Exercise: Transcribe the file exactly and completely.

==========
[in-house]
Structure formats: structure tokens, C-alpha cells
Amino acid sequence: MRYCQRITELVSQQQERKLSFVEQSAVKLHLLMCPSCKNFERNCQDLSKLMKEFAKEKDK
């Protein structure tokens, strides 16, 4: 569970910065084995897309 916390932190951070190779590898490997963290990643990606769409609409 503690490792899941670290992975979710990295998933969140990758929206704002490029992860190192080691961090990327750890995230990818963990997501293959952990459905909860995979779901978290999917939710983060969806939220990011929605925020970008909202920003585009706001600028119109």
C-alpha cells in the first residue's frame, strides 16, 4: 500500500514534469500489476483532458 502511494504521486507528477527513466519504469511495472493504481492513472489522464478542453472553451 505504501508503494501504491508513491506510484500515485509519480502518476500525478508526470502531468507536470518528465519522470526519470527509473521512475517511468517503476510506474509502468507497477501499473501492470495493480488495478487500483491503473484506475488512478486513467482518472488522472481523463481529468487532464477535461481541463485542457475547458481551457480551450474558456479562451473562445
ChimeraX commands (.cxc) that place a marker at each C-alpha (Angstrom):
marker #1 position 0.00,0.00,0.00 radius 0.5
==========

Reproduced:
[in-house]
Structure formats: structure tokens, C-alpha cells
Amino acid sequence: MRYCQRITELVSQQQERKLSFVEQSAVKLHLLMCPSCKNFERNCQDLSKLMKEFAKEKDK
């Protein structure tokens, strides 16, 4: 569970910065084995897309 916390932190951070190779590898490997963290990643990606769409609409 503690490792899941670290992975979710990295998933969140990758929206704002490029992860190192080691961090990327750890995230990818963990997501293959952990459905909860995979779901978290999917939710983060969806939220990011929605925020970008909202920003585009706001600028119109």
C-alpha cells in the first residue's frame, strides 16, 4: 500500500514534469500489476483532458 502511494504521486507528477527513466519504469511495472493504481492513472489522464478542453472553451 505504501508503494501504491508513491506510484500515485509519480502518476500525478508526470502531468507536470518528465519522470526519470527509473521512475517511468517503476510506474509502468507497477501499473501492470495493480488495478487500483491503473484506475488512478486513467482518472488522472481523463481529468487532464477535461481541463485542457475547458481551457480551450474558456479562451473562445
ChimeraX commands (.cxc) that place a marker at each C-alpha (Angstrom):
marker #1 position 0.00,0.00,0.00 radius 0.5